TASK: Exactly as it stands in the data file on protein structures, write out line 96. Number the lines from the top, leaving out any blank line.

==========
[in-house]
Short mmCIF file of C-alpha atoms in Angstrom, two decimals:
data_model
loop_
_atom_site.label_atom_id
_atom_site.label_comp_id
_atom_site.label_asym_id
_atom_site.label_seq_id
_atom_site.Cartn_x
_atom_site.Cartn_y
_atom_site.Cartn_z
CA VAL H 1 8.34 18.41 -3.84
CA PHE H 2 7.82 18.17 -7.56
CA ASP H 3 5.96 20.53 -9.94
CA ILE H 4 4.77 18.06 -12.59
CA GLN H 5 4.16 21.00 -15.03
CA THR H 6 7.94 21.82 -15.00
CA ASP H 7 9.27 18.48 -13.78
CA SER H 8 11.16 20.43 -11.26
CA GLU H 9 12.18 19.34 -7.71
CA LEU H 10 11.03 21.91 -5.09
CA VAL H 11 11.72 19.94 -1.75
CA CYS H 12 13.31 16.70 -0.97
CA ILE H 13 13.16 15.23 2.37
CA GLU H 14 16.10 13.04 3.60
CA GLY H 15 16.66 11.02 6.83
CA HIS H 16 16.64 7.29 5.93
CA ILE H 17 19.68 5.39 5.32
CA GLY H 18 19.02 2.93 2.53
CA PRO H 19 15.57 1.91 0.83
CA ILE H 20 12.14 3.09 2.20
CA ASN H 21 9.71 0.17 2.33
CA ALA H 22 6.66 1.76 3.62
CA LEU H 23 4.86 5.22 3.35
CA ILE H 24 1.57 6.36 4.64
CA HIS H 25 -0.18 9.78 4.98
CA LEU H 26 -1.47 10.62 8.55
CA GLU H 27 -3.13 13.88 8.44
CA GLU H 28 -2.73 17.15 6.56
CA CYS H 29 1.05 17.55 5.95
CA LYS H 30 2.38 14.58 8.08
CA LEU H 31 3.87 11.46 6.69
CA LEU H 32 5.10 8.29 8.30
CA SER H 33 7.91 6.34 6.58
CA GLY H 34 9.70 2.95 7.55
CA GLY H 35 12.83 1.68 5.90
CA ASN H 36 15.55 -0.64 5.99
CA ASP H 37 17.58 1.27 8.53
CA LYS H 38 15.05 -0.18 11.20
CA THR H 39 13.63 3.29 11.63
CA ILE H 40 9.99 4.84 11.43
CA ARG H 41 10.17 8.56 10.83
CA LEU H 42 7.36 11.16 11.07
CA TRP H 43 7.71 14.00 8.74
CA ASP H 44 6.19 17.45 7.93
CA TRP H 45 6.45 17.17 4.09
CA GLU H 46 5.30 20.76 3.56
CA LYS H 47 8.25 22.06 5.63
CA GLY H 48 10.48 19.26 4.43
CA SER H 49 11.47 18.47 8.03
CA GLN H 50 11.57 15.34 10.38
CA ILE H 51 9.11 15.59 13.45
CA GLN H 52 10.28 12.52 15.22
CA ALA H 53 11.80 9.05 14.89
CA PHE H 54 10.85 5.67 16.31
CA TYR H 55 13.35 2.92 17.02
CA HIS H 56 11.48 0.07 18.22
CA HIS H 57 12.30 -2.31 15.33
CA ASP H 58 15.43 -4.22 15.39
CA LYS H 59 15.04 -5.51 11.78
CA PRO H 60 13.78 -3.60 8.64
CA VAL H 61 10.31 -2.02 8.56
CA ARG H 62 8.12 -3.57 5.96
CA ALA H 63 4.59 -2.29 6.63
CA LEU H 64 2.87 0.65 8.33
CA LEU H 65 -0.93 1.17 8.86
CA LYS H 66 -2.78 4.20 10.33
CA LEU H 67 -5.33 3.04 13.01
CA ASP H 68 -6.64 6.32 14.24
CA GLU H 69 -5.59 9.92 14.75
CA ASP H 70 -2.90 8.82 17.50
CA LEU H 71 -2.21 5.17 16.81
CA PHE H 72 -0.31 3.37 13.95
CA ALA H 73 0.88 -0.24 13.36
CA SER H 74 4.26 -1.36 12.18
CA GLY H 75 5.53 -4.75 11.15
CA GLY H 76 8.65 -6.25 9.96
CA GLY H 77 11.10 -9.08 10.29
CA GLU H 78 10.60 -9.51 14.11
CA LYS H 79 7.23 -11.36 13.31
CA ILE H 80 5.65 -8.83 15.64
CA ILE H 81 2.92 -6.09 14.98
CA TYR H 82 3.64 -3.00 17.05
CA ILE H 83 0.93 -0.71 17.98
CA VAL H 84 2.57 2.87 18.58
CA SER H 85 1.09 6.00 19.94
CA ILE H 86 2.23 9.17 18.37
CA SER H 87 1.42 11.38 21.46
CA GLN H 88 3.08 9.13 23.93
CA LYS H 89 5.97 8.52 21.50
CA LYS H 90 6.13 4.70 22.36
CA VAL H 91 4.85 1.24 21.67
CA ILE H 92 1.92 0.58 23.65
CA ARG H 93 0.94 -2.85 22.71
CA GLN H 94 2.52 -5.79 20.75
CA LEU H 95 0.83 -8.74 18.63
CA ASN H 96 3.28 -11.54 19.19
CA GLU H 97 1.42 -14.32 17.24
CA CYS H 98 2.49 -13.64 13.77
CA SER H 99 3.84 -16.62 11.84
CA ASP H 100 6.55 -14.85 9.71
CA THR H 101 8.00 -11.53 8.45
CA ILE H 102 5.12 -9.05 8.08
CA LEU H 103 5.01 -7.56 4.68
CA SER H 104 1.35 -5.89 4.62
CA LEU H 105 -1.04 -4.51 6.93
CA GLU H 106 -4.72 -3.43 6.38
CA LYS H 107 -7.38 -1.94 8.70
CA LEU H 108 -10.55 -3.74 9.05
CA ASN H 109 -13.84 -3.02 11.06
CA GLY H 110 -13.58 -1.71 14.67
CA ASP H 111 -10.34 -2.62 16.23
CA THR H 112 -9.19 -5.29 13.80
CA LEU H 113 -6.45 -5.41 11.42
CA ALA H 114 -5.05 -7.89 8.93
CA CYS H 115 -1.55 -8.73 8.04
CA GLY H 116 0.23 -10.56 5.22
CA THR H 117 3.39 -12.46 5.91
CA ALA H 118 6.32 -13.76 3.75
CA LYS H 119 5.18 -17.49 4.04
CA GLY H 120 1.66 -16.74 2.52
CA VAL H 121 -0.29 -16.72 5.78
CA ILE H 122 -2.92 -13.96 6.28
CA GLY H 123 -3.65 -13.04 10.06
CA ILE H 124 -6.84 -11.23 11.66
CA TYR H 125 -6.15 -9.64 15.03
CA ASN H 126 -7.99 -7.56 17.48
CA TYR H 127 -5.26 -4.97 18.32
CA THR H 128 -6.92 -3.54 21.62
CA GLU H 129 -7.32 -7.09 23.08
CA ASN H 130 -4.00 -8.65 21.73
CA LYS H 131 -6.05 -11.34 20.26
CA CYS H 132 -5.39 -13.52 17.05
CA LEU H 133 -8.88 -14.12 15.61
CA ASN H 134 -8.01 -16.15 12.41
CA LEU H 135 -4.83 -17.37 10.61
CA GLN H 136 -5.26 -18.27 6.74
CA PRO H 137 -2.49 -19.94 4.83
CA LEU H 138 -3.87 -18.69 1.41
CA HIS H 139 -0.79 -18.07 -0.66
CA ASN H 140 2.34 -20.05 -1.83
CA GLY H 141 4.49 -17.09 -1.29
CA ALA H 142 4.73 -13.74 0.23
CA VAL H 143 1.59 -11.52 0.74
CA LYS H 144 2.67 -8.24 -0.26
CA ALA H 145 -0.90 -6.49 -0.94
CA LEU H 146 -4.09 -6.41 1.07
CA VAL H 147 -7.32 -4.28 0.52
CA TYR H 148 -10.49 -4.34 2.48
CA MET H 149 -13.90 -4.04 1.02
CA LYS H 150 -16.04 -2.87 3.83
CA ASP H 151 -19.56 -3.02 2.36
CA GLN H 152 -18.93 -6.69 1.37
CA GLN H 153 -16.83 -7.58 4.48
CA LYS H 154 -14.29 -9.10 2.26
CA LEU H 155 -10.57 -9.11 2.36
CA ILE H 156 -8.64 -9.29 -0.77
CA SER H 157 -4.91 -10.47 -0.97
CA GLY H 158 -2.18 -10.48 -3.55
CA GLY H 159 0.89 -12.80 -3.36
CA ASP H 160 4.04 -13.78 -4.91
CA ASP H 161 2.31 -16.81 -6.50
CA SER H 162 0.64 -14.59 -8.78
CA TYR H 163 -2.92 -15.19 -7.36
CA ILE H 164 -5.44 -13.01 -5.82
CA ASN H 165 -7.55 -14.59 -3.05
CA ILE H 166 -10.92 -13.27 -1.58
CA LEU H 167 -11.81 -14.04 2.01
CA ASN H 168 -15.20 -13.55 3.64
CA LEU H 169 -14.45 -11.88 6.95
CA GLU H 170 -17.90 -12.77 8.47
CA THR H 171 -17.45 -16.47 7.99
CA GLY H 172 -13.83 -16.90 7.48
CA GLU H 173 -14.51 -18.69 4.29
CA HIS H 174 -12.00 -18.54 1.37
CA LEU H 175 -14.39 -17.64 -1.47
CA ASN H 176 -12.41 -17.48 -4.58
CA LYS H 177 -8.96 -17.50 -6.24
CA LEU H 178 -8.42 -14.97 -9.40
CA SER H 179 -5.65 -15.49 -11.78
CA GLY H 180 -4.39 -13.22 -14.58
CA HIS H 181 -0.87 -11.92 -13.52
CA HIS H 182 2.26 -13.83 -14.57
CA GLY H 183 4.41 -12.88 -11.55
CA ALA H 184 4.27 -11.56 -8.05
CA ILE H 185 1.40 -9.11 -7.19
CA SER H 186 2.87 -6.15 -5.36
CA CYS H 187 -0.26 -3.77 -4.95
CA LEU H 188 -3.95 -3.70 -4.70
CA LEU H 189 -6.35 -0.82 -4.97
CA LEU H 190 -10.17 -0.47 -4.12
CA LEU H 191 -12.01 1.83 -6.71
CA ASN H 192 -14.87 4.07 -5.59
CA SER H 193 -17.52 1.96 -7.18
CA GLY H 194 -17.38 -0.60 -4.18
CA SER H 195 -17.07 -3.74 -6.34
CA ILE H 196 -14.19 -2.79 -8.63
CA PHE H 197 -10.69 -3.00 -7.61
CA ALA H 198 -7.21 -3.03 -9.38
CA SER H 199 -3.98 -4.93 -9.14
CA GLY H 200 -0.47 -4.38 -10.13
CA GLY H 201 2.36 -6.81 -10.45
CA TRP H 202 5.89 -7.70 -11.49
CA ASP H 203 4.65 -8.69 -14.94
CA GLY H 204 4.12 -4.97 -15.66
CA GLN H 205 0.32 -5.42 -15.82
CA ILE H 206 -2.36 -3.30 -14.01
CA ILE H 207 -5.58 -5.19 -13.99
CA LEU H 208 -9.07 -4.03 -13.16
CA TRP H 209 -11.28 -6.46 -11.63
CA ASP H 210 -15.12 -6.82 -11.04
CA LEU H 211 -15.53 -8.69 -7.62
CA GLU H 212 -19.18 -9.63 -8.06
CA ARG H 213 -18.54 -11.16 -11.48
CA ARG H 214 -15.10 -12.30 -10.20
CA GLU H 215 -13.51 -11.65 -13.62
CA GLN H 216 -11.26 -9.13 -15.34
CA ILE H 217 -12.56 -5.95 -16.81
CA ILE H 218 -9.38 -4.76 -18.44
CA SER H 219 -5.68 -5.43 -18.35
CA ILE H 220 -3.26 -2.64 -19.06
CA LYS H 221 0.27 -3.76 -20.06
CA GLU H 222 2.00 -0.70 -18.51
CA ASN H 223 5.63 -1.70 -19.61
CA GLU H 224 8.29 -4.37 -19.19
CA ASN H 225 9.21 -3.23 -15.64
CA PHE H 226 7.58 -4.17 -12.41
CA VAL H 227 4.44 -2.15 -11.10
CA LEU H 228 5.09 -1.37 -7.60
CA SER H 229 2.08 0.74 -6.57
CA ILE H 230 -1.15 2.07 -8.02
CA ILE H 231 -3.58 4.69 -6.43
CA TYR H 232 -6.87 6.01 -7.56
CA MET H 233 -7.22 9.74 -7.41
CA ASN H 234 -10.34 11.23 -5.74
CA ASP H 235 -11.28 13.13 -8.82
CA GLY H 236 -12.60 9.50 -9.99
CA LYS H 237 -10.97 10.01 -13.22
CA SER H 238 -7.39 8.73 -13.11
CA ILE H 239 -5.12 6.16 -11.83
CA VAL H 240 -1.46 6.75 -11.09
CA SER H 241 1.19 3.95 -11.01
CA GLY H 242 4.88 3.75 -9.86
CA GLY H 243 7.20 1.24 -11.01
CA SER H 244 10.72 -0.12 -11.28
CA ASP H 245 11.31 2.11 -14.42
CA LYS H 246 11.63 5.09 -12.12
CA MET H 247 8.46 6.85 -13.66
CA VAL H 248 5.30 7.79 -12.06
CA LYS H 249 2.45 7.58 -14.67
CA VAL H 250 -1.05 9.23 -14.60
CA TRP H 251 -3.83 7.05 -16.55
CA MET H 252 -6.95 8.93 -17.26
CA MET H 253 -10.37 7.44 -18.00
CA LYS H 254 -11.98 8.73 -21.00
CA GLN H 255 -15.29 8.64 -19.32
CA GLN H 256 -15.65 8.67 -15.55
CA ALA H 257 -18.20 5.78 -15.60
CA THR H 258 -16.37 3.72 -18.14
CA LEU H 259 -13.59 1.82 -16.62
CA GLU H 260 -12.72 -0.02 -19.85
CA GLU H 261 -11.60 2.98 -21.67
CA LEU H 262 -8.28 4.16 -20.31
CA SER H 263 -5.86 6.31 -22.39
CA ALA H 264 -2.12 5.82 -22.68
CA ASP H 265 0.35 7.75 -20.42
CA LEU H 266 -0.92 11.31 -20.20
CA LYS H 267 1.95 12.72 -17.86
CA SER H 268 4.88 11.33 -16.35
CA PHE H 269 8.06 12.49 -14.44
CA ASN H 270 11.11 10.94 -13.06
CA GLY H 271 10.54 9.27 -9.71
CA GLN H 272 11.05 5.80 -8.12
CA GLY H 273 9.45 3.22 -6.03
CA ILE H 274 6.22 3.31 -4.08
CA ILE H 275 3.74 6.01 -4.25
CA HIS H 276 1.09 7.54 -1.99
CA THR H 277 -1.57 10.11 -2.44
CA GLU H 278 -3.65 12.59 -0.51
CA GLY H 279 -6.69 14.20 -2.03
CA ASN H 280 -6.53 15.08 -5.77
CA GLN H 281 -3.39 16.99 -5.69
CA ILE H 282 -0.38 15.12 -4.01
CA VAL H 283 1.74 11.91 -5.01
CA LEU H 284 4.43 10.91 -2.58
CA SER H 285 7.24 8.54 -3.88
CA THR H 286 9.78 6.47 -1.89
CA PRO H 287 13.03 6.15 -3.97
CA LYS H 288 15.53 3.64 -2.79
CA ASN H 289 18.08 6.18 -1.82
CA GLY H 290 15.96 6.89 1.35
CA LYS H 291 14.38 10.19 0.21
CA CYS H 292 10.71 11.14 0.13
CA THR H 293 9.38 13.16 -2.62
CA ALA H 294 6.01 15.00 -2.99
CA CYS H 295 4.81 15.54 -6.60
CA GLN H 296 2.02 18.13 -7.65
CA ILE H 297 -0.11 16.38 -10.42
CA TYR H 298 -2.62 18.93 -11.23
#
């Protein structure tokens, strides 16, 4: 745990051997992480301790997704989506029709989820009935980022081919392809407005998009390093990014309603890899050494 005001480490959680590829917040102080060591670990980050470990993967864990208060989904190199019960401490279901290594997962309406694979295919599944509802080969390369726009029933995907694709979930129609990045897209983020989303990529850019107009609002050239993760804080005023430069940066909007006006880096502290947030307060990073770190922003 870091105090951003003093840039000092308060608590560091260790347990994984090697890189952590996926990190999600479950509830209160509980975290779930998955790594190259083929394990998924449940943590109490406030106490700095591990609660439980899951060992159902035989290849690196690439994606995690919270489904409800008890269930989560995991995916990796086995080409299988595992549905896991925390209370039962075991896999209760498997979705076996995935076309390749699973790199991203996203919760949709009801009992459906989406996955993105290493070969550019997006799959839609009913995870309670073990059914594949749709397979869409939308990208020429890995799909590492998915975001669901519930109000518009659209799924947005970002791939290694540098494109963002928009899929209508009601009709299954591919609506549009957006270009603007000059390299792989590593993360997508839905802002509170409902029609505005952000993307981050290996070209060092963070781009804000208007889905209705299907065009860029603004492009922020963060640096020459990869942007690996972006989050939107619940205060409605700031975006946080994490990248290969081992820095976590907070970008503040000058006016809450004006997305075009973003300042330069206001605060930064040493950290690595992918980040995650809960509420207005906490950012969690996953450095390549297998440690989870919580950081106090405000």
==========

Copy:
CA SER H 85 1.09 6.00 19.94